The world is not beautiful, therefore it is; introducing Kino’s Journey


I quite like subversive fairy-tales; the suggestion that there is something ugly and unknown shifting beneath a veneer of superficial beauty. This is precisely why I so admired Princess Tutu, because lurking behind that familiar style of magical girl characterization was insecurity and doubt; supposed heroes and villains stalked by emotions betraying their cliche destinies. Kino’s Journey is much the same in the sense that its own depiction of beauty is often offset by a harsh reality. Supposing that one extreme of feeling cannot be defined without the polar opposite, Kino simply muses that “the world is not beautiful, therefore it is”.

3D-Fansubs recently released 2007’s “Kino no Tabi Movie 2”, also known as “Kino’s Journey -The Beautiful World- The Land of Sickness -For You-“. I still remember how I felt when I first discovered Kino’s Journey. Shocked? I had no idea of what to expect, I’d never even heard of it before, I simply got hold of the DVD and pressed play. Since then, I’ve always loved the show, it’s the quintessential unknown, underrated gem; serious, subversive and philosophical. The original TV series (13 episodes) appeared during 2003, but apparently, no-one noticed it. This is your chance to make that right.


First off, the new movie is animated by SHAFT; everyone loves them, right? After all, they’ve produced recent favorites like Hidamari Sketch, Sayonara Zetsubo Sensei and even Ef: A Tale of Memories. As expected, they’ve actually done a pretty fine job, most notably, the previously androgynous Kino is starting to look and sound inexplicably female; now she’s suddenly paternal and caring, but still distant enough to avoid breaking her 3 day rule.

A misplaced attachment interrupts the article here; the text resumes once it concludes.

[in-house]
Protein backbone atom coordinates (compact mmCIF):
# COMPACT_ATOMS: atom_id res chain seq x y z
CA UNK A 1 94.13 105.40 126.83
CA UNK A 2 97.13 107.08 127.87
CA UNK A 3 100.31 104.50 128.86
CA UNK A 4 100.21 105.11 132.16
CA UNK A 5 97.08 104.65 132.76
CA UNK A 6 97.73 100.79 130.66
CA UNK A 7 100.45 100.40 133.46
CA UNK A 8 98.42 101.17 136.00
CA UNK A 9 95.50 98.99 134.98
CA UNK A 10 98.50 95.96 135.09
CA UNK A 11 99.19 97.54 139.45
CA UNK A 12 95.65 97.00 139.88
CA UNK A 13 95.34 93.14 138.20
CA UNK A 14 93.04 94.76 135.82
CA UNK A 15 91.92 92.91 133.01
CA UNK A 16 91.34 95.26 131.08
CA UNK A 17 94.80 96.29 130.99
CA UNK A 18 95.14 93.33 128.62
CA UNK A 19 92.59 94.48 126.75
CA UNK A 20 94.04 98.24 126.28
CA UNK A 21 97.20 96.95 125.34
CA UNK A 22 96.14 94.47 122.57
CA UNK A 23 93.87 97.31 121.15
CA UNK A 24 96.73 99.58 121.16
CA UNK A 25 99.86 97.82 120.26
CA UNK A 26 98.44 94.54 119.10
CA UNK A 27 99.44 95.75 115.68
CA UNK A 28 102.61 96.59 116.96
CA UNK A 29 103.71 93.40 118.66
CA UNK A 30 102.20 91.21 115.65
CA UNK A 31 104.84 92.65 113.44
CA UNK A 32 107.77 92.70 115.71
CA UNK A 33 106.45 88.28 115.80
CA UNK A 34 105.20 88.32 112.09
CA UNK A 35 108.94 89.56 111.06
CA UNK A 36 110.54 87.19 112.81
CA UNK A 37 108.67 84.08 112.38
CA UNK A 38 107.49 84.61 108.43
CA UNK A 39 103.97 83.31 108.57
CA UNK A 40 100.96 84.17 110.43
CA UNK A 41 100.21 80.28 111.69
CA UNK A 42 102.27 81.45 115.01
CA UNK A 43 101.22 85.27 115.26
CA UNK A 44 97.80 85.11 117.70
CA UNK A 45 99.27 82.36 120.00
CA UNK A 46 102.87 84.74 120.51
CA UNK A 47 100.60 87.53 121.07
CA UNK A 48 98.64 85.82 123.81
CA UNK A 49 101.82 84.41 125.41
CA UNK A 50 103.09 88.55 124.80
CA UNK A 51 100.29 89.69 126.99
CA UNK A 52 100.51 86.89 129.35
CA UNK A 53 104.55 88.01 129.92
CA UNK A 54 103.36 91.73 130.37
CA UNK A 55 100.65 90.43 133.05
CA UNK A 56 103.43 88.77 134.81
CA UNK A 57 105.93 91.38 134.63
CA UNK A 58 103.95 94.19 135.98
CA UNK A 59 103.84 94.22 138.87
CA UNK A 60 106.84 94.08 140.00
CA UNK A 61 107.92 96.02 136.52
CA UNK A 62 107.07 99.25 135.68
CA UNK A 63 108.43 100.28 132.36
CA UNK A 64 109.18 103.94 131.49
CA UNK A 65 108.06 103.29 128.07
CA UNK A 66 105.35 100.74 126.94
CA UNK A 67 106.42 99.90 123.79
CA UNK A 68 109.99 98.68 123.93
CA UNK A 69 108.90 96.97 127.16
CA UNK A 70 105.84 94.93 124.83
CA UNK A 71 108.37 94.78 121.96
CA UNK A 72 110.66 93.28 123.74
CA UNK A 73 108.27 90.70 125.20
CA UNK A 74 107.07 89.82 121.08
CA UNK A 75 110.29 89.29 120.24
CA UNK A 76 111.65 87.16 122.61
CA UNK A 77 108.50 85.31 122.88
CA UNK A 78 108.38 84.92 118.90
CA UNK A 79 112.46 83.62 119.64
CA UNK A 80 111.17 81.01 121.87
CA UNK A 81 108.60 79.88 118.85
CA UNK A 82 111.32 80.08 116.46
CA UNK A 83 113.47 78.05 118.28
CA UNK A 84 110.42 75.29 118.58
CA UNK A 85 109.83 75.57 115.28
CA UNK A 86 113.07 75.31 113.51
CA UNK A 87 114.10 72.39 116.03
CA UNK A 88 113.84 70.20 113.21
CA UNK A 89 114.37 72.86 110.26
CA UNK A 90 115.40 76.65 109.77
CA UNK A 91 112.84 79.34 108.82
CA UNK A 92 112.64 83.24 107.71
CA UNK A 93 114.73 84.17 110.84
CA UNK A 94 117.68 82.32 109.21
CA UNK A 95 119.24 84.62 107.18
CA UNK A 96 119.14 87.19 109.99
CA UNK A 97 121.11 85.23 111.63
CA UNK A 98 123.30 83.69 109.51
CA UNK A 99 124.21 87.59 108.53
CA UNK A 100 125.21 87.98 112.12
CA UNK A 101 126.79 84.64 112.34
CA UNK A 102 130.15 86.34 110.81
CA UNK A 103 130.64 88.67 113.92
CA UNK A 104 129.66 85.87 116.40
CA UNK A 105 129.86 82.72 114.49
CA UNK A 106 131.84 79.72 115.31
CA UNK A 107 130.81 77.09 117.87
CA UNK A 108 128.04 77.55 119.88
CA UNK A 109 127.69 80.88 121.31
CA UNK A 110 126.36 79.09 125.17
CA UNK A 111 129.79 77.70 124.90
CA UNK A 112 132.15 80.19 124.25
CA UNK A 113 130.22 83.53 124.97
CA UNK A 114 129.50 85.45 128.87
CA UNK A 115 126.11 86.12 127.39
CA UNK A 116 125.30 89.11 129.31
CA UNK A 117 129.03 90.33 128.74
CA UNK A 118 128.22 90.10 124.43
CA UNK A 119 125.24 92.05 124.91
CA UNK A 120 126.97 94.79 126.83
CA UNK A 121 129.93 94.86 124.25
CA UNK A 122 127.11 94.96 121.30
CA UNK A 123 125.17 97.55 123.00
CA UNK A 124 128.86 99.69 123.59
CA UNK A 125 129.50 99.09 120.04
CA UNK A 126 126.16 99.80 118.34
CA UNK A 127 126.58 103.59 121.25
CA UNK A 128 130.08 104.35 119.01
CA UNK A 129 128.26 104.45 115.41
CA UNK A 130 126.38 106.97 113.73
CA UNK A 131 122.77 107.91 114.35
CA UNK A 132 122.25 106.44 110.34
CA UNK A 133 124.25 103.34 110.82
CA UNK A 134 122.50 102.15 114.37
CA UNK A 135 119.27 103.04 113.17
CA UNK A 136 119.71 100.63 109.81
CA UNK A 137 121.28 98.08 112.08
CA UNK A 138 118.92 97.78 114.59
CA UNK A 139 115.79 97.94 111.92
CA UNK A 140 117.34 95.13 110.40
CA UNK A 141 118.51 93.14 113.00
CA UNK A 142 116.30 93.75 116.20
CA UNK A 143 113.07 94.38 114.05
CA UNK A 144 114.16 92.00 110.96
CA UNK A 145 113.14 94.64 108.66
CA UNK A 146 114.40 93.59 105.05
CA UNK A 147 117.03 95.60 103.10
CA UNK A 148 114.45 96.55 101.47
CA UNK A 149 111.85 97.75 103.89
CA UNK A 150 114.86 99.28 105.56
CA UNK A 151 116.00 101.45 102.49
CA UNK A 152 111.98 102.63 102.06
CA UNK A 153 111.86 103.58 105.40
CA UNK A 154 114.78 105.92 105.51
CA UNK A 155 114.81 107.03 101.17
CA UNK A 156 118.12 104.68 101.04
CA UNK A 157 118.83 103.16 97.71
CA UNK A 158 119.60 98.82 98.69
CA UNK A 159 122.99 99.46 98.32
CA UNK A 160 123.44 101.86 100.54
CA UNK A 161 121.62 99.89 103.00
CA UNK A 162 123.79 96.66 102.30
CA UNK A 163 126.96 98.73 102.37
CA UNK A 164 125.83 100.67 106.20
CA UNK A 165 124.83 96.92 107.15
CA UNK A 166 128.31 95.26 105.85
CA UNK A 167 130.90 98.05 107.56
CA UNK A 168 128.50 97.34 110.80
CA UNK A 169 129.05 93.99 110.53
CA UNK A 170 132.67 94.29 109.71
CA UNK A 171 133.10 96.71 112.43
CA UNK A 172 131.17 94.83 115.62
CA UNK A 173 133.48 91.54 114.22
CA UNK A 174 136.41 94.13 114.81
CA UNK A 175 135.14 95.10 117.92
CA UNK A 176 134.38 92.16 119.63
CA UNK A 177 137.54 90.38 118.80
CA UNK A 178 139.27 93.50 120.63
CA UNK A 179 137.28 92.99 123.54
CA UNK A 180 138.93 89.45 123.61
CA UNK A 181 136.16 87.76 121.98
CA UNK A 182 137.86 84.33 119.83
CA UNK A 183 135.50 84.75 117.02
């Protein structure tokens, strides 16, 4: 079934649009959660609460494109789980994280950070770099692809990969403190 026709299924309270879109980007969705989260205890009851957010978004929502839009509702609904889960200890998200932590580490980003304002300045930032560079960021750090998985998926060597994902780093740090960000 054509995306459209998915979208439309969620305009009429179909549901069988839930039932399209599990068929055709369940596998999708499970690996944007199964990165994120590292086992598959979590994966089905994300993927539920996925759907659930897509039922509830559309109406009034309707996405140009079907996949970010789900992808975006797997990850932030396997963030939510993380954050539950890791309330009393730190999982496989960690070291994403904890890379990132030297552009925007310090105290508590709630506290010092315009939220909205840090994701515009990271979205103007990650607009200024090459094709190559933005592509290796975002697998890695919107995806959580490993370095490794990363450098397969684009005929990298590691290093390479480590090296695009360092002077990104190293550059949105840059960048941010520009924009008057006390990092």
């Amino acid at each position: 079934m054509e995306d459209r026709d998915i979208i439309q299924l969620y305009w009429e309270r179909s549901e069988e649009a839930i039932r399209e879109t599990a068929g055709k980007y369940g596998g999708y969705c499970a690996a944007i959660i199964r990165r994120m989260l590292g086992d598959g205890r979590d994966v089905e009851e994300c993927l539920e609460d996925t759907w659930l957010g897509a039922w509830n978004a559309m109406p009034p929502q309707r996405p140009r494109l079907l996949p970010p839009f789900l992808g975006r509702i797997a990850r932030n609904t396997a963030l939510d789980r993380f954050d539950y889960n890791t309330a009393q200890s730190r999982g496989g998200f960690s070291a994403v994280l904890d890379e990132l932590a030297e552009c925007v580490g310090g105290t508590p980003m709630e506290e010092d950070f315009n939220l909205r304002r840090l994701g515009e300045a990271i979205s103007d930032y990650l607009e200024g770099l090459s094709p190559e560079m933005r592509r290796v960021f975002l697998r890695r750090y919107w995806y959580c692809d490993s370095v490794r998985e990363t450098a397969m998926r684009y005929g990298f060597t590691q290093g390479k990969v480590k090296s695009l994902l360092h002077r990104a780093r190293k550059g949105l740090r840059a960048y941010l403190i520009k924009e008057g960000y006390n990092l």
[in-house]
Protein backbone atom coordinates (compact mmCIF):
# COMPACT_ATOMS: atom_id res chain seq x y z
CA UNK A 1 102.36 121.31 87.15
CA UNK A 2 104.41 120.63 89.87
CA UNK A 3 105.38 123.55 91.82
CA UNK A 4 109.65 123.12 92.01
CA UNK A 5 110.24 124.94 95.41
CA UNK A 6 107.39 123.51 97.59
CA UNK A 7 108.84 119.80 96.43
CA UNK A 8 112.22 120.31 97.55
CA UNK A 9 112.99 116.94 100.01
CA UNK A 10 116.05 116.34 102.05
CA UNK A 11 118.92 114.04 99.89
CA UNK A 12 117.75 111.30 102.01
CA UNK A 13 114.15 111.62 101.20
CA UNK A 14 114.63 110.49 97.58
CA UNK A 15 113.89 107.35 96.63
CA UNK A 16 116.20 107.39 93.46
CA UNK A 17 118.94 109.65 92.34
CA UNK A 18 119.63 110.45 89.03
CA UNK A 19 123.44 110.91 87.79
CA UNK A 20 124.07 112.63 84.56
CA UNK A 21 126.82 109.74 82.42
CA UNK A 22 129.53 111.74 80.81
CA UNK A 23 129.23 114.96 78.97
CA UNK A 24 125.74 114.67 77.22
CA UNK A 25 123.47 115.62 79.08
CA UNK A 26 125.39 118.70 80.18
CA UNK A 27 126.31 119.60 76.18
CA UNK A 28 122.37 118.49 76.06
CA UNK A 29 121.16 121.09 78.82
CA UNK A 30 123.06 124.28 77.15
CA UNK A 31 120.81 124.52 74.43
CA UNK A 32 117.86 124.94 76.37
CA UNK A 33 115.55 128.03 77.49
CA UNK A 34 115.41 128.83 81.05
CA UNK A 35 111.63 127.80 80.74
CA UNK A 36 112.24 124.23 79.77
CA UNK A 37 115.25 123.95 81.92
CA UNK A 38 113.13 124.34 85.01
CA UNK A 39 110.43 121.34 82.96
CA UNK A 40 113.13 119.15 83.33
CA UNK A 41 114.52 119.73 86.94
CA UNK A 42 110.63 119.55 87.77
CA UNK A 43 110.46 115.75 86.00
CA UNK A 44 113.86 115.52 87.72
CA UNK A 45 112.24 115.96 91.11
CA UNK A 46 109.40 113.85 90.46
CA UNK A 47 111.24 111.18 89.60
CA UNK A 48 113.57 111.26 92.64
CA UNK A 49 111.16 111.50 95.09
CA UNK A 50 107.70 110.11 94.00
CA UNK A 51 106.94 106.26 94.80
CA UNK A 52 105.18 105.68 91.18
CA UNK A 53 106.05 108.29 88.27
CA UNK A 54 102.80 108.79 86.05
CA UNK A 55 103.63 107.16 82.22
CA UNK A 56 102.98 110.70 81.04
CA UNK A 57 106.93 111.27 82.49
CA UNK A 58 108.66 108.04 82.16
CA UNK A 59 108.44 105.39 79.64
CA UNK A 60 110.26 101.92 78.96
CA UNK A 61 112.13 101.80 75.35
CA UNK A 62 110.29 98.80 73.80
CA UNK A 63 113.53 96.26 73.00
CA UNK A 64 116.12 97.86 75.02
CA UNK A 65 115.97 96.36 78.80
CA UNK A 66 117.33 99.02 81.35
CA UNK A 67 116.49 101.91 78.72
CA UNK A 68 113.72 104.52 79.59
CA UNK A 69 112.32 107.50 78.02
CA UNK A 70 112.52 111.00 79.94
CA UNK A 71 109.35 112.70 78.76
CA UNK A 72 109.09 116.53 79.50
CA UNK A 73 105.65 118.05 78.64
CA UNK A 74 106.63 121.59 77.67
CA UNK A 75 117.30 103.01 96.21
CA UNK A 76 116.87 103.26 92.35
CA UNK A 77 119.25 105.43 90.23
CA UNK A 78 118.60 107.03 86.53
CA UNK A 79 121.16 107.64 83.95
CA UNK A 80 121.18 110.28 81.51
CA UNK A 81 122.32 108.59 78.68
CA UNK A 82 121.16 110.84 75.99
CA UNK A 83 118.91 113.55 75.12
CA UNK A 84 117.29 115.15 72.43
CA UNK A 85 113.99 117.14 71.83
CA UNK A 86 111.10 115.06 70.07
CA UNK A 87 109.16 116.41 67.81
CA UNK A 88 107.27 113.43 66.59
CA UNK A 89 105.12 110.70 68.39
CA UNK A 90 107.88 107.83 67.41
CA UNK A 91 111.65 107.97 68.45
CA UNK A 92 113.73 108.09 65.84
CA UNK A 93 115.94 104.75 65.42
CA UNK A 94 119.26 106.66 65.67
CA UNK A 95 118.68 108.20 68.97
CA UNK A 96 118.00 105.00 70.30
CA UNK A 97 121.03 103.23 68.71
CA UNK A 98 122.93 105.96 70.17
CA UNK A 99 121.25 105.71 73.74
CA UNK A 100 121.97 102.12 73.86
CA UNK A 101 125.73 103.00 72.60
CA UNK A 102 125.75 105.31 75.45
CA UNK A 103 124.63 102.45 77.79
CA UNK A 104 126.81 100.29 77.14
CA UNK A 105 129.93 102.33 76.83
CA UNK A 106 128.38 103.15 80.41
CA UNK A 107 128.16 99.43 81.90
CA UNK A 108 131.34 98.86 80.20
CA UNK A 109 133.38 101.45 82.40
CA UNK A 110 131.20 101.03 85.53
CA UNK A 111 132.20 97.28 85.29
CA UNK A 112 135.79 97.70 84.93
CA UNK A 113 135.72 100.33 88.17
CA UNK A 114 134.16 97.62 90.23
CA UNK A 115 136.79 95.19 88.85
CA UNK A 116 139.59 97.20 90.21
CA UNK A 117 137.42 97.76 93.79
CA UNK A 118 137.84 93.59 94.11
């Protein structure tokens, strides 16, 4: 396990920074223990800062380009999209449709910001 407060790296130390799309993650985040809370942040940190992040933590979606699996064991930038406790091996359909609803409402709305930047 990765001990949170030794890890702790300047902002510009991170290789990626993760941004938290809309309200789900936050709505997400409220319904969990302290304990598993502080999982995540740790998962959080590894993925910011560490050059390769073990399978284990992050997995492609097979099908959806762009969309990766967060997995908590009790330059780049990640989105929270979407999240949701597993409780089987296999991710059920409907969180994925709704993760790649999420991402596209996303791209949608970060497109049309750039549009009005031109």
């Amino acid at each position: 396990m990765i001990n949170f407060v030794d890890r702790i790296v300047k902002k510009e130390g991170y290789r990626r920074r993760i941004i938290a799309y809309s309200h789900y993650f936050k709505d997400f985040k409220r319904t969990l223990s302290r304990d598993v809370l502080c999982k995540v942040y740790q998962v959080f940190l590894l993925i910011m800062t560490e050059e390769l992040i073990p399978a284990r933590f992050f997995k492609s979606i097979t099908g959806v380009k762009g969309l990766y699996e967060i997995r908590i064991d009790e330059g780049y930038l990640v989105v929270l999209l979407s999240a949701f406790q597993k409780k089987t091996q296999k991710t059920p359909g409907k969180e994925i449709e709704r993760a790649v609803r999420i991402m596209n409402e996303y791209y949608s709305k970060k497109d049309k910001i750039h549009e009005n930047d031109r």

You see, the twist of Kino’s Journey is that she’s a globe-trotting traveler who spends no more than three days in any one country, and her only companion is Hermes, her talking motorcycle. Kino may look like a frail young lady, but her seemingly weak appearance belies a great talent for pistol shooting and a rather ambiguous morality; basically, she’s capable of, and does commit, murder at the drop of a hat, but only tends to act when forced into a corner. Through out her various adventures, she travels from country to country, tasting various cultures and technologies, looking at everything from an objective point of view, much like a scientist observing an elaborate social test. She refuses to pass judgment on anyone, or feel either elation or horror, despite almost constantly facing strange circumstances.


As you may have guessed, Kino’s Journey was an episodic TV anime, and this second movie is no different. It’s completely self-contained and runs a measly 26 minutes, essentially, it’s just another installment to add to an already impressive inventory of bizarre adventures, with the ever-chirpy Hermes in-tow. You can easily watch it without having seen the original TV series. It’s worth noting that the vast majority of the show is directed by a certain Ryutaro Nakamura, who’s most famous previous work is the similarly discordant and thoughtful Serial Experiments Lain (and as of writing, he’s also directing one of my current favorites and arguably the best series of the fall 2007 season, Ghost Hound).


The basic plot of the “movie” goes something like this. We begin, as ever, with Kino and Hermes entering a new country; this time, it’s the worryingly named “Country of Illness”; a technologically advanced settlement purposely separated from the outside world due to the various illnesses and diseases affecting its peoples. To what depths is the country willing to sink to in order to find a cure? Are a few healthy lives worth sacrificing if it could mean salvation for hundreds more? Hell, what gives mankind the right to give or take life, even if it’s in the name of scientific advancement?

Kino herself refuses to ask these questions and considering her quiet apathy, we have no moral compass to blindly follow. There is no emotional music with its virtual “cry here” pointers seen in so much anime; you are expected to think, and feel, for yourself.


It’s interesting how the sickness is largely represented by a helpless, cute young girl, the likes of which we’re used to seeing in moe anime like Kanon and sola. We’re being pushed to feel pity for her, yet her precious existence is only possible with the sacrifice of countless others. Our endearment to her innocence and beauty, much like the superflat movement, is intentionally subverted by the corpses propping up her health. Again, Kino reminds us that the world is not beautiful, therefore it is.